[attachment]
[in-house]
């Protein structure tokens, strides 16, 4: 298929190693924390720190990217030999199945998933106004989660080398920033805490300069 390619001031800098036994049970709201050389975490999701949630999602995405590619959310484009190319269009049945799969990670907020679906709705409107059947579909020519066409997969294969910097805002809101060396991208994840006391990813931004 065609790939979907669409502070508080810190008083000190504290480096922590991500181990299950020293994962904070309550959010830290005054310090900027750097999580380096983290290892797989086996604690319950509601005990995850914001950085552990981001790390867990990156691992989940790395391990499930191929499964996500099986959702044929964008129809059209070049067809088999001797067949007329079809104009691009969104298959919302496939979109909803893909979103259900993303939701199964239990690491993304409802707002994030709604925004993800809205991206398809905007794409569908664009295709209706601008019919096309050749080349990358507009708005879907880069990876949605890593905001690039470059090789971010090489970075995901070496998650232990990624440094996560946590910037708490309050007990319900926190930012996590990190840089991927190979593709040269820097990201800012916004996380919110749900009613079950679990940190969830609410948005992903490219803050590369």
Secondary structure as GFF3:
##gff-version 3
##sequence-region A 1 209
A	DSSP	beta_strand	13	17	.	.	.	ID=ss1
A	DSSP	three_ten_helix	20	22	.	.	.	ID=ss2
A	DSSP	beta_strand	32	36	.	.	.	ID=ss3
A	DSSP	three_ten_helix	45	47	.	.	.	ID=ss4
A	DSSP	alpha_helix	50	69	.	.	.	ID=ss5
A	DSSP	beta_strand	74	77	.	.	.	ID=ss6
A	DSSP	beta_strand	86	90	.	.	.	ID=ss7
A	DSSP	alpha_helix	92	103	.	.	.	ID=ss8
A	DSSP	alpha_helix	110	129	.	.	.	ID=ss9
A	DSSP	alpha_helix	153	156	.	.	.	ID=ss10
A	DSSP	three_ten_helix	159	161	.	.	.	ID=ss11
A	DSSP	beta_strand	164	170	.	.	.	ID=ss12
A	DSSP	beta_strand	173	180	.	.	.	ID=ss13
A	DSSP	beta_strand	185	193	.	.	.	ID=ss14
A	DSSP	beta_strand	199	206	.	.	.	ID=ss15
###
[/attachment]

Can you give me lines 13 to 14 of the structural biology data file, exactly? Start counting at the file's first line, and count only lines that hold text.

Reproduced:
A	DSSP	alpha_helix	92	103	.	.	.	ID=ss8
A	DSSP	alpha_helix	110	129	.	.	.	ID=ss9